Department of Horticulture New York State Horticulture Study Guide for Youth 4-H Logo


Flowers &
Indoor Plants

Fruits & Nuts



Special Topics



Cornell University

Abies sp.

fir fir fir fir fir
Click on thumbnails for larger image.

What about it?

The fir is a large, narrowleaf evergreen tree with spirally arranged leaves. The entire tree is shaped like a pyramid and the branches arranged in whorls around the trunk The leaves of the fir are usually straight and needle-like. (Remember... flat as a fir, spiked like a spruce.) The fruit of the fir tree is a woody cone. The crushed foliage of a fir has the distinct odor of tangerine.

What is it used for?

The fir tree can function as an ornamental, barrier, or shade tree.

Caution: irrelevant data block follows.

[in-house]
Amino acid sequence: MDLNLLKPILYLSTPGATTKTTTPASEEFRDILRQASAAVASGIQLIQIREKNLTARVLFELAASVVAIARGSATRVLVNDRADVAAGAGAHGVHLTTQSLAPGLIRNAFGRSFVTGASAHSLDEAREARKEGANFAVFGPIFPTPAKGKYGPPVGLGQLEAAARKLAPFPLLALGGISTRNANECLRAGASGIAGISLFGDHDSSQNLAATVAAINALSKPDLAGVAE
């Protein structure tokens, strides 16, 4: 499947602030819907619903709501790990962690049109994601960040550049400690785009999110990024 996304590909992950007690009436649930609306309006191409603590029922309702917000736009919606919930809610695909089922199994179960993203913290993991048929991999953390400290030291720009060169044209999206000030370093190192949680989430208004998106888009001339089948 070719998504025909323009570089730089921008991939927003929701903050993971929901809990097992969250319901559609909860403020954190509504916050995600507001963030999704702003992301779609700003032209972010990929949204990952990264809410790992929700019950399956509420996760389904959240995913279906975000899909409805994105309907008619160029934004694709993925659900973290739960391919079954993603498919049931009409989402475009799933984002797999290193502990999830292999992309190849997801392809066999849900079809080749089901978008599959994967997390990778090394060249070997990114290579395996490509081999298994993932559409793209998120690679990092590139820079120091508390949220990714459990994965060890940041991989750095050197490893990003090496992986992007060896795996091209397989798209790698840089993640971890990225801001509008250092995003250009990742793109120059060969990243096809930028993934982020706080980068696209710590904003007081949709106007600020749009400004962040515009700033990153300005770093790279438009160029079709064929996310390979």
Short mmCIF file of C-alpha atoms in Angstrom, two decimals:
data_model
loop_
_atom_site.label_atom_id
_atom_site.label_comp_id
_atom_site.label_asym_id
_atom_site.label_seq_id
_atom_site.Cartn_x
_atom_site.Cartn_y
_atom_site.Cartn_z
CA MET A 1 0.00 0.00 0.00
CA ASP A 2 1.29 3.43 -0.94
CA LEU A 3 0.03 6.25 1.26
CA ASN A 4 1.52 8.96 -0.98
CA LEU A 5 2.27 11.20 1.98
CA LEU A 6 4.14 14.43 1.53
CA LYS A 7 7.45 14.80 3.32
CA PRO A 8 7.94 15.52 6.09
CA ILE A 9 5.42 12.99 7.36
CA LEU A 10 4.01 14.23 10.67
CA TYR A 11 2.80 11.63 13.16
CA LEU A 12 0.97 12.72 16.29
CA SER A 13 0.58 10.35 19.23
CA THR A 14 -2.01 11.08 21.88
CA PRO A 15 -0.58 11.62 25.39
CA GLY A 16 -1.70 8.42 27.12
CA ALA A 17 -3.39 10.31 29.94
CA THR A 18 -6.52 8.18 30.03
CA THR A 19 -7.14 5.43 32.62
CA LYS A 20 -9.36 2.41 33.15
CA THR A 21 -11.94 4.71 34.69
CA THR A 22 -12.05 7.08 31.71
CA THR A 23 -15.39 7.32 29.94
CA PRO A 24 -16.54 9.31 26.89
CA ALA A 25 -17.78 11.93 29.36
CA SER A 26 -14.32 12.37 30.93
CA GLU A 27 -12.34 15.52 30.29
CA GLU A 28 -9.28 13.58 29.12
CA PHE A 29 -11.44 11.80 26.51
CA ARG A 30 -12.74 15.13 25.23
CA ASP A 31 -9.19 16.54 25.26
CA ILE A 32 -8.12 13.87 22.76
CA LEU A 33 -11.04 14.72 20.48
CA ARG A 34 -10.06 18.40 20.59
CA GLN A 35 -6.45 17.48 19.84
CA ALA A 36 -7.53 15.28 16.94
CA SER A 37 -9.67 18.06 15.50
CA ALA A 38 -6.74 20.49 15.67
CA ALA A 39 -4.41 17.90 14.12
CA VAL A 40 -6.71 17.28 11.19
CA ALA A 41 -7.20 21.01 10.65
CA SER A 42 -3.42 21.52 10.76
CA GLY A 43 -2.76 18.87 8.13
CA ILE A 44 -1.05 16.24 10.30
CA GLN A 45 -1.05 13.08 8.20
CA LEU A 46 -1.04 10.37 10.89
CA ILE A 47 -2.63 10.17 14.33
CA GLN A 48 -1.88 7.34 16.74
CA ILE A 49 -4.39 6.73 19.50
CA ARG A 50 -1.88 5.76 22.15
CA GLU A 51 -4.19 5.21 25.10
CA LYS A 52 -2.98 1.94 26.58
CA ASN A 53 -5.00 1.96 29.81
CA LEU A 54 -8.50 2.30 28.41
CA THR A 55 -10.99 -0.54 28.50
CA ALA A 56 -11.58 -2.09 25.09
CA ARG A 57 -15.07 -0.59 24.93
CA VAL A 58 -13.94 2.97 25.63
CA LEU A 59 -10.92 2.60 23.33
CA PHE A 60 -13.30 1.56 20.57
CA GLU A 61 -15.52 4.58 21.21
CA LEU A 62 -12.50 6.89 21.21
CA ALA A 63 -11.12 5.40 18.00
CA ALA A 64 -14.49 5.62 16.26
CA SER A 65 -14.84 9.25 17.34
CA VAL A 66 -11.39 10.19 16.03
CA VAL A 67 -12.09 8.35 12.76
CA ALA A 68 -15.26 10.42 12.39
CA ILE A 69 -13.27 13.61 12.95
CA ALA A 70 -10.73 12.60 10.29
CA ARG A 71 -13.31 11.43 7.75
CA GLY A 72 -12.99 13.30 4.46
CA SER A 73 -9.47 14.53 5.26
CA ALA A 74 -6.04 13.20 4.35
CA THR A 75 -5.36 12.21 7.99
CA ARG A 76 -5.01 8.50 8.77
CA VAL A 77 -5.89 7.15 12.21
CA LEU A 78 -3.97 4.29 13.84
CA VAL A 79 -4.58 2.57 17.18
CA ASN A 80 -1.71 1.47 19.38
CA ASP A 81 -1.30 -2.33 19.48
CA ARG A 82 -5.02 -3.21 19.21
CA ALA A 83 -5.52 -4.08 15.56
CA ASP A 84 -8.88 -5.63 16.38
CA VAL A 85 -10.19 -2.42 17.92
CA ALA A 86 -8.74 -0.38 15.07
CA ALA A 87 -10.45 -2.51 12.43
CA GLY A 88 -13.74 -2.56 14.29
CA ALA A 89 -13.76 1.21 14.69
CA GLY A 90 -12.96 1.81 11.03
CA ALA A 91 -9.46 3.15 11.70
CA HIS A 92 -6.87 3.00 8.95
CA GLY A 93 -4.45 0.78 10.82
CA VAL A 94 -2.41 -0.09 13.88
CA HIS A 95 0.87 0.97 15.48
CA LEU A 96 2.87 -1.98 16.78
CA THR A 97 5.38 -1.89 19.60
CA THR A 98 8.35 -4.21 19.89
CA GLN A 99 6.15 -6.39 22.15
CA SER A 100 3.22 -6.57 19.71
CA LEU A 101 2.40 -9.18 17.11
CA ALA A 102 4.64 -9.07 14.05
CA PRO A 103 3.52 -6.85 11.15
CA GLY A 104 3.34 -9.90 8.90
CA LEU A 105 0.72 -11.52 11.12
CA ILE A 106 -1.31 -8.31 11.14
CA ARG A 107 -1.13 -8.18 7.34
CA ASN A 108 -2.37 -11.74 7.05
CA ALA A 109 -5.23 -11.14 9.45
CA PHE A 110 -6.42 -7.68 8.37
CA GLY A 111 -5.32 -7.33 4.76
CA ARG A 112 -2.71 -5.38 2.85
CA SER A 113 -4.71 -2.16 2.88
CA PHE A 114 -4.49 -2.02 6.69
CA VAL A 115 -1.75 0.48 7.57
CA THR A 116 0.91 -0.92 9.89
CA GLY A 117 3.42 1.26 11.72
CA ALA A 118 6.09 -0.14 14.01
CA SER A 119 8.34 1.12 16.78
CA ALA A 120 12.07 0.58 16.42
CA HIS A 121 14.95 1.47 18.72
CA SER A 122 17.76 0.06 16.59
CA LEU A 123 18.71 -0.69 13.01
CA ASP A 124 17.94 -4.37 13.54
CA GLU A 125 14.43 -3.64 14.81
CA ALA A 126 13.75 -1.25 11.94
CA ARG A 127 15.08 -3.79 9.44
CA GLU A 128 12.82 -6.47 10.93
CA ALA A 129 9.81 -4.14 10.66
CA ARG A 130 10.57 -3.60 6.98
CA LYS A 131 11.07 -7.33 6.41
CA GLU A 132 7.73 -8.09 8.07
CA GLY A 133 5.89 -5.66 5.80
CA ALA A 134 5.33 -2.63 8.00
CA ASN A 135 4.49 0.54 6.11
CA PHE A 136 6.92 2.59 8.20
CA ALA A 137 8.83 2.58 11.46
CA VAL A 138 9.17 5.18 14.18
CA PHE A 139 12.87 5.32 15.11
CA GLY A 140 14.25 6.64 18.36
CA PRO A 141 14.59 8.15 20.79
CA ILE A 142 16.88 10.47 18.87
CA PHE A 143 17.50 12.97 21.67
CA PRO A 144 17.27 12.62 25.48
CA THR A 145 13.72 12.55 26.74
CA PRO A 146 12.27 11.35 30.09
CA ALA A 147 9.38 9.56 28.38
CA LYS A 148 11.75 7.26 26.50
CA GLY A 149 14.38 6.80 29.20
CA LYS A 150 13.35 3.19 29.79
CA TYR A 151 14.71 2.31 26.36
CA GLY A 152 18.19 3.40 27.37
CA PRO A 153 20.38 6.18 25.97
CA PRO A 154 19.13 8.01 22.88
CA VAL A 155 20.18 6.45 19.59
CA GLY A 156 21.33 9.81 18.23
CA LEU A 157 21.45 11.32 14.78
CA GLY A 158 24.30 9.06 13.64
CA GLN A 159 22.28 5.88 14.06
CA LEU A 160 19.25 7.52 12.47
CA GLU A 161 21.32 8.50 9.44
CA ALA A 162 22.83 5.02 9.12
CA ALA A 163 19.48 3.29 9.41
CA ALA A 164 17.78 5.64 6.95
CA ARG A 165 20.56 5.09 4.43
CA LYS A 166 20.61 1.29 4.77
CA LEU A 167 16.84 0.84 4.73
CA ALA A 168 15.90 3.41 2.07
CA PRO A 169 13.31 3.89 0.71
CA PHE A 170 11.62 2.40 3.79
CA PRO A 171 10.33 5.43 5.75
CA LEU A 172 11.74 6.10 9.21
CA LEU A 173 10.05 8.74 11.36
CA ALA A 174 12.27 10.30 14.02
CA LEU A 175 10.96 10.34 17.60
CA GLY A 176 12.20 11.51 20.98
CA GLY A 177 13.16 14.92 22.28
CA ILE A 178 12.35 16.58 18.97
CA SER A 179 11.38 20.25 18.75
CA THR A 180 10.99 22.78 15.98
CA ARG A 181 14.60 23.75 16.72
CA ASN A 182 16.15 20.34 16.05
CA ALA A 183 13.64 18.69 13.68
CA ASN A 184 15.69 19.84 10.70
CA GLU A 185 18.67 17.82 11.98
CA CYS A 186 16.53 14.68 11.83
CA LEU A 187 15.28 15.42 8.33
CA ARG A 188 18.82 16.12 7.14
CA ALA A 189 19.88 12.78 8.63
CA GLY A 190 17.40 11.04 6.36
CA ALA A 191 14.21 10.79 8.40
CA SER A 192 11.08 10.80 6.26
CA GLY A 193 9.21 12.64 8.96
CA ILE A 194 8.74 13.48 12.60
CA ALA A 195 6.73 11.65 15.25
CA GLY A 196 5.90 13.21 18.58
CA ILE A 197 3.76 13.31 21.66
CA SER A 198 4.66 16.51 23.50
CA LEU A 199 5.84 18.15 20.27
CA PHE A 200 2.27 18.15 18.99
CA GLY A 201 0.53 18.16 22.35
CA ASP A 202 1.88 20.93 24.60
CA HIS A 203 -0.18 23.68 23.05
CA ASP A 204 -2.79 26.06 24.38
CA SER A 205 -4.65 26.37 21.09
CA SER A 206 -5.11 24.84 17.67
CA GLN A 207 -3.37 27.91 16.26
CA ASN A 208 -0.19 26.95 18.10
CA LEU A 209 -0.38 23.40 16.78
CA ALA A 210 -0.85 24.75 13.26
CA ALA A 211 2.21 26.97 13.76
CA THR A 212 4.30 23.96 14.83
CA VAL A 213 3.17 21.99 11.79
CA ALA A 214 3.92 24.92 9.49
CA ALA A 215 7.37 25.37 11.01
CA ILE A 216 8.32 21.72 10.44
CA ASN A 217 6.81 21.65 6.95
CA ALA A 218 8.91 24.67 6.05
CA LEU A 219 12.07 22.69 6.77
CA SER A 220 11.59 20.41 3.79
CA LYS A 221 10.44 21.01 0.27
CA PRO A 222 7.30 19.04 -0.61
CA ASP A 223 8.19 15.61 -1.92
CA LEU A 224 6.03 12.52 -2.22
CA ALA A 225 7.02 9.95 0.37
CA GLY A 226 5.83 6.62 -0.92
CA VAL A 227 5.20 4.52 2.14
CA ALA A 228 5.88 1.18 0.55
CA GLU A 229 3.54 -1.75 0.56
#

Where does it grow? How do we grow it?

The fir grows best in moist, well-drained soil. It is, however, tolerant of dry soils. They are fast growing trees. Very little pruning is required, unless you plan to shape the firs as decorative shrubbery. Fir trees should be spaced 25 feet apart, 10-15 feet for a screen or windbreak. Propagation of fir trees can be done through seeds, by cuttings, or by grafting.

What are its primary problems?

Insects and diseases common to the fir include cotton aphids and Rhabdocline needle cast, rust, and cankers.

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Copyright, Department of Horticulture, Cornell University.